Effects of Mau May War on the Agikuyu Women’s Indigenous Knowledge System on Food Crop Production, 1952-1955
Martha Wanjiru Muraya1, Dr. Geofrey King’ori Gathungu2 and Dr. Lazarus Ngari Kinyua3
1Department of Humanities, Chuka University, P.O Box 109-60400, Chuka, Kenya
2Department of Plant Sciences, Chuka University, P.O Box 109-60400, Chuka, Kenya
3Department of History, Archaeology and Political Studies, Kenyatta University, P.O Box 43844, Nairobi, Kenya
The Mau Mau War was characterized by increased anxiety, anger, and frustration that arose from a continuous feeling of loss of traditional land, land use, labour and freedom to continue with indigenous practices. The Agikuyu people of Kiambu where Mau Mau activities were intensive were mostly affected. Indeed the Agikuyu women strongly supported the Mau Mau war probably out of frustration as they felt oppressed, marginalization and denied access of their traditional land and land use right and resources. This research paper focused on examining the implications of the Mau Mau war on the AWIKS on food crop production. The study employed descriptive research design and historical trend analysis and it was done in three sub-counties of Kiambu West, namely, Limuru, Lari and Kikuyu. Purposive and snowballing technique was used to get the respondents who were the bearers of the most relevant information. The main source of information was the corroboration of oral interviews, in-depth archival records analysis and secondary data. Oral interviews data were analyzed using Statistical Package for Social Scientists (SPSS) and reported using basic simple descriptive statistics. The study used Women and Development (WAD) theory which helped to examine how the activities and the colonial counter- activities of Mau Mau War led to disruption and collapse of indigenous cultural systems especially AWIKS on food crop production hence compromising their very important in agricultural production. The study found out that the Agikuyu women involvement in the Mau Mau war disrupted the indigenous food crop production division of labour through increased forced communal labor and curfews during the Mau Mau war, this limited time for proper utilization of the AWIKS. Moreover, land was alienated and the Agikuyu people were forced into emergency villages where soil degradation, poor soil and overcrowding compromising the effective utilization of AWIKS. The food crops stored and preserved in communal granaries in the colonial emergency villages were destroyed by the many rodents that were breeding in the villages. Furthermore, it was established that the massive loss of lives and withdrawal of energetic Agikuyu men and women from indigenous subsistence agricultural practices, time wastage in war recruitment, in oath taking ceremonies, arresting and repatriation of the Agikuyu women affected the proper utilization of the AWIKS on food crop production. All this implied that the AWIKS on food crop production was destabilized by the political instability that was experienced during the Mau Mau War which may have contributed to a compromised food supply in the household. The study recommended that women should be recognized as important actors in food crop production and in mitigating society’s challenges such as food shortages in their society even during the time of political instability and War. Hence the relevant AWIKS on food crop production could be integrated into the modern food crop production practices with a bit of modification of suit the current circumstances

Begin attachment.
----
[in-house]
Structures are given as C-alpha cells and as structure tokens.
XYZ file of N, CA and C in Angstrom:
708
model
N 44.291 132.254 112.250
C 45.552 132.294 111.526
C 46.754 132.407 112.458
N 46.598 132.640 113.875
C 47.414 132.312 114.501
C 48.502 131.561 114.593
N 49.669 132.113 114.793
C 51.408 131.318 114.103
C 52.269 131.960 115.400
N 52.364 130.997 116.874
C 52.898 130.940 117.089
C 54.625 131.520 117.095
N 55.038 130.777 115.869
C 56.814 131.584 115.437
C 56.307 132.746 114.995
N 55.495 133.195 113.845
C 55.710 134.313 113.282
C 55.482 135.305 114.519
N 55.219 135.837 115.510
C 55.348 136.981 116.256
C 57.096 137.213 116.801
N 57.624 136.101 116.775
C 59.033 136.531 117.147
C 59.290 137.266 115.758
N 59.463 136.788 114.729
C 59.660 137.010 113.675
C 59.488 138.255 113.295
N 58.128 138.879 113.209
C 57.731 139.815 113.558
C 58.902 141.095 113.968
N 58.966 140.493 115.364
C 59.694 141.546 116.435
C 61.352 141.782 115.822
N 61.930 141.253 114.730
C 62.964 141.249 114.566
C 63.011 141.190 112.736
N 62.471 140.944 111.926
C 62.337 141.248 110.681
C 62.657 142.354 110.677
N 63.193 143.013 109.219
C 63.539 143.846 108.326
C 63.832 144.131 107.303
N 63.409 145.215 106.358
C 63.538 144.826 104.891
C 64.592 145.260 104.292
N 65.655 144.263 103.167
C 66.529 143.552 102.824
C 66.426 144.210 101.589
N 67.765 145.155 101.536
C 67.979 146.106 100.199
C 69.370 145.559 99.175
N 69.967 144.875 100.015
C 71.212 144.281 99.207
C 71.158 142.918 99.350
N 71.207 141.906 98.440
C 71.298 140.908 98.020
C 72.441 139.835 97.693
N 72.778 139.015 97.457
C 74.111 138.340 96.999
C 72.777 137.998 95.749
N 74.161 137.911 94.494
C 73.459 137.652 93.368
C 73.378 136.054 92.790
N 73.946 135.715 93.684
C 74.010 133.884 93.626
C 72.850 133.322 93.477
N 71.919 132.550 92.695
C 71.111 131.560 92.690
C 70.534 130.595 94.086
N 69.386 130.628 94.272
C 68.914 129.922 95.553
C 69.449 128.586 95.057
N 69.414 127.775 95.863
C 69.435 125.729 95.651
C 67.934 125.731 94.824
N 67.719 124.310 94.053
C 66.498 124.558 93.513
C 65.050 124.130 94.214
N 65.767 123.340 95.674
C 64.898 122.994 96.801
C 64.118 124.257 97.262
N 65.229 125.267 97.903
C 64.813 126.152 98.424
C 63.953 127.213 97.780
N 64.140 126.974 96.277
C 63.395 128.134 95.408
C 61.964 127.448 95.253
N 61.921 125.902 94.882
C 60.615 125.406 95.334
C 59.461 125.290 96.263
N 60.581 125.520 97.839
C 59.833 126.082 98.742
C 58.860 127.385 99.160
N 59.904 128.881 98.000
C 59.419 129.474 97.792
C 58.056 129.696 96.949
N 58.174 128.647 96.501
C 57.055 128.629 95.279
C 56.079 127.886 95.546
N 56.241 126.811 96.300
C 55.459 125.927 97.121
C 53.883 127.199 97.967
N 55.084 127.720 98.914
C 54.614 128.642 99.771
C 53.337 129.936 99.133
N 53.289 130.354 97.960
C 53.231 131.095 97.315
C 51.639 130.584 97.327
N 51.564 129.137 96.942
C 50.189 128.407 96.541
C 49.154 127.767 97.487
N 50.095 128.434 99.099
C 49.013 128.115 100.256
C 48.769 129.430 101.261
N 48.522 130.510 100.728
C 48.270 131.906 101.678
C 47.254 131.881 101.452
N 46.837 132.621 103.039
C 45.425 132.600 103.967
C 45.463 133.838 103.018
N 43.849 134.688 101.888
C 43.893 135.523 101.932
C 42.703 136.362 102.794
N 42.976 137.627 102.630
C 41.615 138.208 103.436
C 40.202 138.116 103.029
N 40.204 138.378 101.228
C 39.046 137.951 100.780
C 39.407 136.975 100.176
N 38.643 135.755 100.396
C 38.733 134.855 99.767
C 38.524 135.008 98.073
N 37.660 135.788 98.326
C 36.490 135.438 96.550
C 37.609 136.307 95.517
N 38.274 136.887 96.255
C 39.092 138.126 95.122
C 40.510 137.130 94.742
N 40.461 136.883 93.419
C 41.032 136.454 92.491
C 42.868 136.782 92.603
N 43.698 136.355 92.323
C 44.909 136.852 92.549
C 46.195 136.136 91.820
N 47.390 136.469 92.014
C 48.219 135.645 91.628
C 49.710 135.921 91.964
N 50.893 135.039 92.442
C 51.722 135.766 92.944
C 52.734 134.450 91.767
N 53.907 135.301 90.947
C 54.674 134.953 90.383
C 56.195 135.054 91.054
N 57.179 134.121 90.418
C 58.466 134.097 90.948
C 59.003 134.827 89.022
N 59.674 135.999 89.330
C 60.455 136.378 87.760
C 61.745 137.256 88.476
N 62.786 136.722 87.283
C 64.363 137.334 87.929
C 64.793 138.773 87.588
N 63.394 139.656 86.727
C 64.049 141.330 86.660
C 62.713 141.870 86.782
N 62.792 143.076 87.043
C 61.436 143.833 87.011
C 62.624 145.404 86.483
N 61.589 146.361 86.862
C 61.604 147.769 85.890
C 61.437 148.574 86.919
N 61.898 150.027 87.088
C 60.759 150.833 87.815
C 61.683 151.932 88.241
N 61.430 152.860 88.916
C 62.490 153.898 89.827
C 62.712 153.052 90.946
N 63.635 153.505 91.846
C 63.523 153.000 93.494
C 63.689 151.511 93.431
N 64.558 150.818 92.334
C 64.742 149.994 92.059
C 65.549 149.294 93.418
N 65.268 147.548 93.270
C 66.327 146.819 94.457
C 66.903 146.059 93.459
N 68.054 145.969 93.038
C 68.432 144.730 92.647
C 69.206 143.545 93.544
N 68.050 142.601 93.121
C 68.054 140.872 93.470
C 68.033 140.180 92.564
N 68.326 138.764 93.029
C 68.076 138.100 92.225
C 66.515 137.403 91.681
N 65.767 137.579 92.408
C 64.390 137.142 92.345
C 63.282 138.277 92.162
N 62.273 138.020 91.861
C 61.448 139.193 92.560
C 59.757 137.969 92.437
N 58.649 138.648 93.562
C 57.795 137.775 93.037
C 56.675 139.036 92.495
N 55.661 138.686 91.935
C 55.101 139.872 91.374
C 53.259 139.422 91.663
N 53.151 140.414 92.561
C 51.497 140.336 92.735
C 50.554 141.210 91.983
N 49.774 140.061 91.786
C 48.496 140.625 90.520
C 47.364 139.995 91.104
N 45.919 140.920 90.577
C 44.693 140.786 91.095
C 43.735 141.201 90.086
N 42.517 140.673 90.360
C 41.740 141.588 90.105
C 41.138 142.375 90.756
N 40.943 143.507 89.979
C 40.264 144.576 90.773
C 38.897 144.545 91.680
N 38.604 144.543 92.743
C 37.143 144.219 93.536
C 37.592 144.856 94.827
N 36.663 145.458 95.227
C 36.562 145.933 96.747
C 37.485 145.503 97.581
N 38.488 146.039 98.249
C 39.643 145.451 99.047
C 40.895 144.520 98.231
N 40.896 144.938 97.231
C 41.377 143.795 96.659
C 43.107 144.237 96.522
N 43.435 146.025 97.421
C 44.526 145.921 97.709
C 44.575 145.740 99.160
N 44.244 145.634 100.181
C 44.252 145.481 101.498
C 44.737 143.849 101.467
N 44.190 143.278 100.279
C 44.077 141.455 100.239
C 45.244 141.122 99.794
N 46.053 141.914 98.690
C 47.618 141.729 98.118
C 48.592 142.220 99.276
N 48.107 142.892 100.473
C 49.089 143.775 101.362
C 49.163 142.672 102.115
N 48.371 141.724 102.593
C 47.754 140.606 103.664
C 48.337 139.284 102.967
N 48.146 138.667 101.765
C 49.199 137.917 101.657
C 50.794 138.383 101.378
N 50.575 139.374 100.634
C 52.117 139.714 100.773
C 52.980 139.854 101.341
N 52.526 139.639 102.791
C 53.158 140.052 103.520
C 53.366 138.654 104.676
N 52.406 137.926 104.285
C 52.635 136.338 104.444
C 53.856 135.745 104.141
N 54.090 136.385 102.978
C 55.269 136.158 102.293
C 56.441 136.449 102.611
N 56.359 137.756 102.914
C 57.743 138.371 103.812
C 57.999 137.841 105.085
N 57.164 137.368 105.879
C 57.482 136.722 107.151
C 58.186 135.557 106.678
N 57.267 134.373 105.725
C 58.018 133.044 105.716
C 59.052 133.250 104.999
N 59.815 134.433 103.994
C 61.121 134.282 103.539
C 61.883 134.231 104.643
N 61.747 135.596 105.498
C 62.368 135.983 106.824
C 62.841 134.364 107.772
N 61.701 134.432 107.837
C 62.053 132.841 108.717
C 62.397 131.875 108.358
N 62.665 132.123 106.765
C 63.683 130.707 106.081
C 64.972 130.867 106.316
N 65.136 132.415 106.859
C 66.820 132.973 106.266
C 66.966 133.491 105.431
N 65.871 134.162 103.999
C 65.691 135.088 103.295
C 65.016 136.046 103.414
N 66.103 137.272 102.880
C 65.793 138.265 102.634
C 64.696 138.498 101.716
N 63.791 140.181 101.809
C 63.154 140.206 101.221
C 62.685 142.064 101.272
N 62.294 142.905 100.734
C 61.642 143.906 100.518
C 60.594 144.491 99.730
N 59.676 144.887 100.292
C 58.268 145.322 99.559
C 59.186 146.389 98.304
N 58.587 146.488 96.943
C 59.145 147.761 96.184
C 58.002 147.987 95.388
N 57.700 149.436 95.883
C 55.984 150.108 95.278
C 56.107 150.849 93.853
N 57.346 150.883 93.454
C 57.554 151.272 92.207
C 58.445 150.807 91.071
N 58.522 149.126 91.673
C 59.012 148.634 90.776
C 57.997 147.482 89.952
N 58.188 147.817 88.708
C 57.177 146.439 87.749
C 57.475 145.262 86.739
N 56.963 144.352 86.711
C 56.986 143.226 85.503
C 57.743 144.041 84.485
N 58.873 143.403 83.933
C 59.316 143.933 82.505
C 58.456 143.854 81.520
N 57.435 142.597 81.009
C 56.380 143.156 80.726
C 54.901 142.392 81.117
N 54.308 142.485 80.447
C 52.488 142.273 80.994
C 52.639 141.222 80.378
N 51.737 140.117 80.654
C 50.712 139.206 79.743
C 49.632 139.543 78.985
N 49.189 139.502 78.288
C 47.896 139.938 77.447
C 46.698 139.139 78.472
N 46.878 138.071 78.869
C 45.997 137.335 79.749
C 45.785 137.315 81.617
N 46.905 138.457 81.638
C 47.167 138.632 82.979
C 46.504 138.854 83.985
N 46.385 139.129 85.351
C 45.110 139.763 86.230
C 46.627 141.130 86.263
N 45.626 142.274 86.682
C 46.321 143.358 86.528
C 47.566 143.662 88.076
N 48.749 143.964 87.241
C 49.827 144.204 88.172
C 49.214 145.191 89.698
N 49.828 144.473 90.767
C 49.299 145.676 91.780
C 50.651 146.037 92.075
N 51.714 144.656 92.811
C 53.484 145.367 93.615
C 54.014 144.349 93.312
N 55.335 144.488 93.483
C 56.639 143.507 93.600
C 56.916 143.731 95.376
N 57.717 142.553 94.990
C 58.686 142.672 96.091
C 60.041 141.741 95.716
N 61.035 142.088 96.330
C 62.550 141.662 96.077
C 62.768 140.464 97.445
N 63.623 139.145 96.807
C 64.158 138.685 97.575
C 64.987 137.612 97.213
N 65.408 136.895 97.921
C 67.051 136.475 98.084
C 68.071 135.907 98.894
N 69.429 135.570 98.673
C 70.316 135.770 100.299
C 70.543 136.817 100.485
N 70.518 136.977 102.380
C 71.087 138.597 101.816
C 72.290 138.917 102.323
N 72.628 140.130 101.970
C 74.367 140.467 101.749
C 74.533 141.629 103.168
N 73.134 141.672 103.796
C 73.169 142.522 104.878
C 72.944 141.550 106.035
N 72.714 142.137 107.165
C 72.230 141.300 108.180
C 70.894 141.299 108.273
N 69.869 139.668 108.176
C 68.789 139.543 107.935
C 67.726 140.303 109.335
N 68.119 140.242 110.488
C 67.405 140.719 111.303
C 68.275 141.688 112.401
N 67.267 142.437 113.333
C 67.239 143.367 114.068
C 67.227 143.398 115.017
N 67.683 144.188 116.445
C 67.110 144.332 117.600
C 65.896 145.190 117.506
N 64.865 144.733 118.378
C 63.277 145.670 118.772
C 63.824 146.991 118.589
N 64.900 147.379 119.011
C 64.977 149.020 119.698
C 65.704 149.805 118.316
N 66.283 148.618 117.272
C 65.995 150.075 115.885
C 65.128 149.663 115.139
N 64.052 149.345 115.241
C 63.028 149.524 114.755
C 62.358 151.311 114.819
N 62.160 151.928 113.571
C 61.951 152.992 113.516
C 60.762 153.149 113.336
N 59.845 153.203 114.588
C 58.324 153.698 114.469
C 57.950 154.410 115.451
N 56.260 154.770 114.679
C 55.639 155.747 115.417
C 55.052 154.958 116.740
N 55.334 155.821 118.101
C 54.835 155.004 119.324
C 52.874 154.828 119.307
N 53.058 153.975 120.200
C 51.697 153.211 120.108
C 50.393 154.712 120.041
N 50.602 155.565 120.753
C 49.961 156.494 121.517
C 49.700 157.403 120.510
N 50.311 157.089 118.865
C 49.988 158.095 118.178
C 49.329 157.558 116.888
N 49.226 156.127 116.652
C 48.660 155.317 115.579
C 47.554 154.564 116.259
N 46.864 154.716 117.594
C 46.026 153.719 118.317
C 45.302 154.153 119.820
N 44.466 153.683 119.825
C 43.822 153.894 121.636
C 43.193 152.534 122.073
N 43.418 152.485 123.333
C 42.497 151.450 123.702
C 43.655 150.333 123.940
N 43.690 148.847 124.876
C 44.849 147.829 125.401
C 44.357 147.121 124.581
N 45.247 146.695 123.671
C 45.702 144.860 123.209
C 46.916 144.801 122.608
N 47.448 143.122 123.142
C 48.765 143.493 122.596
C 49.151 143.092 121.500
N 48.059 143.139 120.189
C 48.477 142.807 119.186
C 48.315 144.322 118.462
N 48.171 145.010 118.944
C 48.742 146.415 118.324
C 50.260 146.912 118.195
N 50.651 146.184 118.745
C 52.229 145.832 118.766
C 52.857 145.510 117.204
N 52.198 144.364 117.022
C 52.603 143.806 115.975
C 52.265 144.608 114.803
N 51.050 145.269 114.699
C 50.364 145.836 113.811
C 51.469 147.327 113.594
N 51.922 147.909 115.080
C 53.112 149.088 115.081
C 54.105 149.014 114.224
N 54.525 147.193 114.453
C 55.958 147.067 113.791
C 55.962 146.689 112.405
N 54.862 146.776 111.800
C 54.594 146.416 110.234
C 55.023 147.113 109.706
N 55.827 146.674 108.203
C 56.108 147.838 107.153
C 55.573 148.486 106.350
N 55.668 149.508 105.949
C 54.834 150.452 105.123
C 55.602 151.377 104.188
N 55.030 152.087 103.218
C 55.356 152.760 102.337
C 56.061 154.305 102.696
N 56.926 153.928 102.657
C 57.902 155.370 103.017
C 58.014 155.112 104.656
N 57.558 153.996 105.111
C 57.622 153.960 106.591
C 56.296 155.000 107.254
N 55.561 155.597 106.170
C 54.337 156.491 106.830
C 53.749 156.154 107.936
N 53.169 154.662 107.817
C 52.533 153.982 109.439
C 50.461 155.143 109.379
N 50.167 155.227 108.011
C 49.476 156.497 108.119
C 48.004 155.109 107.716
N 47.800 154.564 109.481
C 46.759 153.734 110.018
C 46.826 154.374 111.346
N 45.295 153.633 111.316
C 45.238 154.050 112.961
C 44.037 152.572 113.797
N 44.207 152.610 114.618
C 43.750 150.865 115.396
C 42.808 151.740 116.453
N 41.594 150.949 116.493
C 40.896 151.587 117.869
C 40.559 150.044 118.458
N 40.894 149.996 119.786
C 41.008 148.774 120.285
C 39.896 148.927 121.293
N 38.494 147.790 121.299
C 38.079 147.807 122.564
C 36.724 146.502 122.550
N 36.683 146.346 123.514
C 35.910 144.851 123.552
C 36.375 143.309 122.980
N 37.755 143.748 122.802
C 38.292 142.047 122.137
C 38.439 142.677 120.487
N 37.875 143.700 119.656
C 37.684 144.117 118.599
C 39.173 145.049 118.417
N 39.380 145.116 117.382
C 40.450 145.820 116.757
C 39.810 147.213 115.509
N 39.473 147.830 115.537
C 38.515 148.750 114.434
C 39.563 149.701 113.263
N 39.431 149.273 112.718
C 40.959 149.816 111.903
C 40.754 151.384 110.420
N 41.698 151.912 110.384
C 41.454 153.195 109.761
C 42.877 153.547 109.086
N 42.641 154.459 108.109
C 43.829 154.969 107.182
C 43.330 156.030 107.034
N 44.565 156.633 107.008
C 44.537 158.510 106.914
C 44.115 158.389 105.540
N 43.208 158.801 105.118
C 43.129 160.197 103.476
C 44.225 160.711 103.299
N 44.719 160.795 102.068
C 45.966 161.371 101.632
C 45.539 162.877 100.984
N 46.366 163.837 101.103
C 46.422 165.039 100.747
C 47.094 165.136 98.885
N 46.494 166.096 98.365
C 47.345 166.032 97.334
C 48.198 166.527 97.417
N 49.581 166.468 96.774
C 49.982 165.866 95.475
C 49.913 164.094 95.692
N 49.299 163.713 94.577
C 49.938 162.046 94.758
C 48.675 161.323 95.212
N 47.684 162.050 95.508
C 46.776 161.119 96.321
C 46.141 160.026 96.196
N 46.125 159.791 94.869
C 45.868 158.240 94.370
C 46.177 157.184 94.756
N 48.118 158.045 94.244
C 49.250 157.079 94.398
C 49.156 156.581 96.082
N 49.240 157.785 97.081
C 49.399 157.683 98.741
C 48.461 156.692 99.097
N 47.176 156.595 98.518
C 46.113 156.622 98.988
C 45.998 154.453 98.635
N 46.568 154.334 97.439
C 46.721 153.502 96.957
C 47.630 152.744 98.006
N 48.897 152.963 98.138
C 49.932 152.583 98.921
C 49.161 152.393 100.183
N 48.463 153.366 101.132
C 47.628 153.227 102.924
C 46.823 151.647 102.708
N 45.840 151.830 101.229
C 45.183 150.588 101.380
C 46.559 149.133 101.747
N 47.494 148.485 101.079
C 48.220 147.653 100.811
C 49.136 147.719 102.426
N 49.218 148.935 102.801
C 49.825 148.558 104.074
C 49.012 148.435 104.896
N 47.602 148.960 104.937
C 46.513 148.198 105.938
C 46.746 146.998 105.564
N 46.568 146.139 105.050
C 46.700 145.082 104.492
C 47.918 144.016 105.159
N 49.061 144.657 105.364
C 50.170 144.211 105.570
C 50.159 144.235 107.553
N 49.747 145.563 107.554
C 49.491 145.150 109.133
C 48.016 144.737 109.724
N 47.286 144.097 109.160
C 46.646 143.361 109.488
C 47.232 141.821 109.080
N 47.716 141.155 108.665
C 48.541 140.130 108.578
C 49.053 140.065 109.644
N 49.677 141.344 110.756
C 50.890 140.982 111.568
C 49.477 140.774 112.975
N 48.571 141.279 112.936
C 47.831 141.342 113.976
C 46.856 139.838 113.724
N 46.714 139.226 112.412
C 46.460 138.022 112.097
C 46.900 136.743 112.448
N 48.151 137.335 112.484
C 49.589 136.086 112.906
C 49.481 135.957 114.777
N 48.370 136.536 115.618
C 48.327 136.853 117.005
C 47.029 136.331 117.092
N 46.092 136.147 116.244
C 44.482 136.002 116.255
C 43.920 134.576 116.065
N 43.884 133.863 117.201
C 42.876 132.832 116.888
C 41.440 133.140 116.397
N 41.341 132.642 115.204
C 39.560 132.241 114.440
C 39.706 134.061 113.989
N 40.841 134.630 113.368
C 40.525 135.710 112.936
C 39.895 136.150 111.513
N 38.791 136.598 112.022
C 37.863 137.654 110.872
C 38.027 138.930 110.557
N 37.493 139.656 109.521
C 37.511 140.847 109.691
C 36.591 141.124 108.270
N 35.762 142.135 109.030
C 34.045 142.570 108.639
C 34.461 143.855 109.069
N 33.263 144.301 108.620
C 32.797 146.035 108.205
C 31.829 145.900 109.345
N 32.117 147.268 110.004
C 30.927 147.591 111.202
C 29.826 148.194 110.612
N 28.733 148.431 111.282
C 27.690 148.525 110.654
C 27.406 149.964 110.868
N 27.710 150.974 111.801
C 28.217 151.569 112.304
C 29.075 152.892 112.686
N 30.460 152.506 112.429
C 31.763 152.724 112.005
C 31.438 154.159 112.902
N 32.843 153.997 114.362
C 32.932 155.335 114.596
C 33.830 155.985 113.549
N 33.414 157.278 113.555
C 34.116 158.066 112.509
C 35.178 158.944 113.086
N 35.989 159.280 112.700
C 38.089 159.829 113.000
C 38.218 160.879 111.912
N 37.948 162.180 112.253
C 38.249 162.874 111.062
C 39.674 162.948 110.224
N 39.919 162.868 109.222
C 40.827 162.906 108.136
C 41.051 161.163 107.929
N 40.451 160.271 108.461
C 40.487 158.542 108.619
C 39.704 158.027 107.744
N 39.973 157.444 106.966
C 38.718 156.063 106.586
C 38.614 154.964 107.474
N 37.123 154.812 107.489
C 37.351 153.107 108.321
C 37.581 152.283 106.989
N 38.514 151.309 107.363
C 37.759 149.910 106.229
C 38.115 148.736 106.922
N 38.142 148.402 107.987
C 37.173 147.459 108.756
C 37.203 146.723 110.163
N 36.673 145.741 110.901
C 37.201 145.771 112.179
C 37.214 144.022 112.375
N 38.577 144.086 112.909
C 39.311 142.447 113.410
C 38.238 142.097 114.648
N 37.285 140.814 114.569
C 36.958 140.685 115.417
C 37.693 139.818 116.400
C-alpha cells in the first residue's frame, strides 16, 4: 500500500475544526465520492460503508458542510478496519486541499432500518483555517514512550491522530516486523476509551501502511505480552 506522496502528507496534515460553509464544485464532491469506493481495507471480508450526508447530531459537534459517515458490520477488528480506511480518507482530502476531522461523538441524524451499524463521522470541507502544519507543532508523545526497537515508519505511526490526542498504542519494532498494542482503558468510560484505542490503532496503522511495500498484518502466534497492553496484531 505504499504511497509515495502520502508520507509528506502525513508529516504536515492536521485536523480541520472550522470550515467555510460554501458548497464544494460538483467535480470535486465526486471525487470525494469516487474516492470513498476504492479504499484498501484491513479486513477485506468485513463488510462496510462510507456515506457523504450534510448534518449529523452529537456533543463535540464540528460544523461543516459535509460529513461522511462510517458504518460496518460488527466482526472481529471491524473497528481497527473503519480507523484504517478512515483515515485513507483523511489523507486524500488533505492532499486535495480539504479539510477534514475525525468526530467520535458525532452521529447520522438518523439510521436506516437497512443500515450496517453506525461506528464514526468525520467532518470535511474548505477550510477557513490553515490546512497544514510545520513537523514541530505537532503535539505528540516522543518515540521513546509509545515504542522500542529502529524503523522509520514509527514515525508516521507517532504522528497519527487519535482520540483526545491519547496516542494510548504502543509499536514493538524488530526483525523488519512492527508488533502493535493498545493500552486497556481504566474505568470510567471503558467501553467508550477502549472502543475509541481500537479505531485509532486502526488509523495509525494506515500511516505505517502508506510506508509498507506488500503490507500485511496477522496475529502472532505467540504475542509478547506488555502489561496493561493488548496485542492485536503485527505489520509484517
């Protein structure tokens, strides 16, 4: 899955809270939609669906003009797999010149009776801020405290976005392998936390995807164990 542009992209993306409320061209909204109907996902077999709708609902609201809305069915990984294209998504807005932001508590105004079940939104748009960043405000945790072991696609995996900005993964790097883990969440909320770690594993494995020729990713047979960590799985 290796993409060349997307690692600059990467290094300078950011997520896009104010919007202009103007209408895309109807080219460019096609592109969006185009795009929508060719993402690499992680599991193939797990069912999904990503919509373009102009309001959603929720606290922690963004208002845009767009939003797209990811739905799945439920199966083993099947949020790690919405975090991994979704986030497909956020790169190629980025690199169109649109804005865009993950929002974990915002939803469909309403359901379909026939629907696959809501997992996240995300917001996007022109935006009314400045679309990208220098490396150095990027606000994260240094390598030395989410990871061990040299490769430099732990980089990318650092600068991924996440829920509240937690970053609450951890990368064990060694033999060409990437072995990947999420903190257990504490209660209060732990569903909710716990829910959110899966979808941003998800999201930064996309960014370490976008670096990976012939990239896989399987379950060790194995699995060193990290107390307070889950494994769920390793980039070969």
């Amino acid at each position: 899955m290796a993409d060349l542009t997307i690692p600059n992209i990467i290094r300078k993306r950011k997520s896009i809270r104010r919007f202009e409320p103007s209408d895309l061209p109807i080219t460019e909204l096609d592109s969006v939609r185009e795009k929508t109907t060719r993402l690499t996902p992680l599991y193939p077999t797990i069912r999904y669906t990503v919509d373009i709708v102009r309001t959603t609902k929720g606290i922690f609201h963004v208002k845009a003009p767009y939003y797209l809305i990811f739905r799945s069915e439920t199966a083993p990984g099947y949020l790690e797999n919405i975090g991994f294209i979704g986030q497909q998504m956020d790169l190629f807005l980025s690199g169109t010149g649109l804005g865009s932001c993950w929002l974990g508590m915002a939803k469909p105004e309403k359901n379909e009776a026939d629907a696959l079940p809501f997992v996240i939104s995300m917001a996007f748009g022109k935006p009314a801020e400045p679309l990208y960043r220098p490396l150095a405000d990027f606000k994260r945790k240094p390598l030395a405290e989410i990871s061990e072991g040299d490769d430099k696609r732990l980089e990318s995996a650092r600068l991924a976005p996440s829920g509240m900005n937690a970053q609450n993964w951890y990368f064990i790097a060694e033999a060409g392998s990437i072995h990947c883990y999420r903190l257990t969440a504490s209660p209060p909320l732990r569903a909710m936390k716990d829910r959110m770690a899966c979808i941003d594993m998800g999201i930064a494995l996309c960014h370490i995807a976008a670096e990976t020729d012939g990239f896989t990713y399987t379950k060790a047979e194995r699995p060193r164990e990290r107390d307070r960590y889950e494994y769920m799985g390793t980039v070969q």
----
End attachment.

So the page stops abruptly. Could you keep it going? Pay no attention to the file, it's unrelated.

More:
Cite this article:
Muraya, M.W. Gathungu, G.K. & Kinyua, L.N. (2019). Effects of Mau May War on the Agikuyu Women’s Indigenous Knowledge System on Food Crop Production, 1952-1955. International Journal of Arts and Commerce, 8(6), 21-38.